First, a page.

'In coming decades, the effects of climate change will make themselves felt particularly in emerging markets'

A report by Munich Re has cited global warming as a factor in its study of the changing risk potential of India. 'Topics Geo – Natural catastrophes 2007' says that annual monsoon rainfall in India is becoming increasingly intense and the study anticipates an increase in claims resulting from extreme weather conditions, described as “very probably due to global warming”.

At the same time, the rapid development of India's economy is accompanied by growing prosperity, leading to higher concentrations of values – particularly in exposed regions like Mumbai. This and the strong rise in demand for insurance protection has driven up insured losses in recent years. Whilst annual losses averaged no more than US$ 5m between 1980 and 2004, the figure in 2006 alone exceeded US$ 400m.

"Climate change presents a particular challenge to fast-growing emerging countries like India", says Torsten Jeworrek from Munich Re's Board of Management. "In conjunction with greater prosperity and the effects of climate change, there is a distinct increase in losses. For this reason, our geo risk researchers undertake intensive examinations of the changing risk situation in countries like India. We use this special know-how to ensure our underwriting is based on risk-adequate prices, terms and conditions and also make it available to our clients as a service."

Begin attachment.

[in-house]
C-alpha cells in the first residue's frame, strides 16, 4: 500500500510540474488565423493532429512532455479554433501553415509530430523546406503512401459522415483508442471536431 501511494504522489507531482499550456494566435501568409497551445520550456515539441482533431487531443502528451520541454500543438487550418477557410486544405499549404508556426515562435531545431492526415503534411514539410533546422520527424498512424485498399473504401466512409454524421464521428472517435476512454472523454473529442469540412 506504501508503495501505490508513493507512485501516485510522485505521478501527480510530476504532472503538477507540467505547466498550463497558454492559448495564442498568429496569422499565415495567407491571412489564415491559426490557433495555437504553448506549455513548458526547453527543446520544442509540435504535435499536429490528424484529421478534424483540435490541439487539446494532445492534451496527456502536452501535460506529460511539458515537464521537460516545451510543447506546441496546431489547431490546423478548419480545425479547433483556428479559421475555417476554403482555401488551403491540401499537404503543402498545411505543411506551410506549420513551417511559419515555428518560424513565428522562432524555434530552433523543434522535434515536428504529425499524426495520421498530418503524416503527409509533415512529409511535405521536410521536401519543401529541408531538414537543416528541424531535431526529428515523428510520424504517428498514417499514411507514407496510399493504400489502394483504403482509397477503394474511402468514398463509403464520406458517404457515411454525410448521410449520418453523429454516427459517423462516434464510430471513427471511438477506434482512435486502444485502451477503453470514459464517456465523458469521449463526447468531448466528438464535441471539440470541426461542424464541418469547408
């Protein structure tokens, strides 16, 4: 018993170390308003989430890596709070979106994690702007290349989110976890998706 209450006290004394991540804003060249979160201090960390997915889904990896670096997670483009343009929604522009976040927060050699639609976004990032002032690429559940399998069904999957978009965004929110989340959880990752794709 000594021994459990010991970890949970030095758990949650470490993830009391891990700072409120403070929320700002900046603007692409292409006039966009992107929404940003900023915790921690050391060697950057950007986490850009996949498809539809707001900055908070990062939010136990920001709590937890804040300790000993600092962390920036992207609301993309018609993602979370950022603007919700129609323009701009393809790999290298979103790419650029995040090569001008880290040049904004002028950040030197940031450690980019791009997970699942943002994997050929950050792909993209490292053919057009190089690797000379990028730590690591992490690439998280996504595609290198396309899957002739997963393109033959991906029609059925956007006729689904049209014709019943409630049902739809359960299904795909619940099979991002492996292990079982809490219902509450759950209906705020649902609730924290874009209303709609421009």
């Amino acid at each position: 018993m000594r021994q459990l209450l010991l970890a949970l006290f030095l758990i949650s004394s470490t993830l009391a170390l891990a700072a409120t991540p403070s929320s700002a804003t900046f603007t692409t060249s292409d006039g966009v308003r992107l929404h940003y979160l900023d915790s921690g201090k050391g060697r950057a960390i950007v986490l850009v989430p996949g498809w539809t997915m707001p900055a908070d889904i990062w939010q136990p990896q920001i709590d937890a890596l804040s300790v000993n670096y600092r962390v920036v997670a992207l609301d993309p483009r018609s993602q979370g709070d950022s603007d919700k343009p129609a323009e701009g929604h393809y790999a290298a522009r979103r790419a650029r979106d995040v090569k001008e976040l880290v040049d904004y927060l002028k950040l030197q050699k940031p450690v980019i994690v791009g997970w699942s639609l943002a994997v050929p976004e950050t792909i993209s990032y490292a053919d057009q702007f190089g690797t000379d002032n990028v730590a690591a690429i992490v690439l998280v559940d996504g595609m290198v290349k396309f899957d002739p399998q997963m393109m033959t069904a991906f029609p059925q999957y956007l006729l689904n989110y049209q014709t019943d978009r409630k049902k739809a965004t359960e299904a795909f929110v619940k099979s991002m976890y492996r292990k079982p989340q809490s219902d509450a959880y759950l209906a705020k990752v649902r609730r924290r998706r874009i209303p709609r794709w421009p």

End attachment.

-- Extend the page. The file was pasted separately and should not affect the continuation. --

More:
The report states: “On one day in 2005, for example, Mumbai recorded 944 mm of rain, the highest level of precipitation ever measured on a single day in India. The number of intense precipitation events (at least 100 mm/day) has risen by about a third since 1950.”

The current issue of 'Topics Geo' also looks at the windstorm events of the past year: the 2007 hurricane season in the North Atlantic, the winter storms in Europe and the United States, and the cyclones in Asia. It analyses the floods in the UK, the wild land fires in California, and the earthquake in Niigata, Japan.

The losses caused by natural catastrophes in 2007 were within the range expected and in line with the trend observed in recent years. Overall losses throughout the world came to about US$ 82bn, of which nearly US$ 30bn was carried by the insurance industry. Losses were much higher than in the previous year, when they dropped to an exceptionally low level. There were 960 natural events in 2007 (compared with 850 in 2006), the highest figure recorded since 1974, when Munich Re started its systematic inventory in the NatCatService database.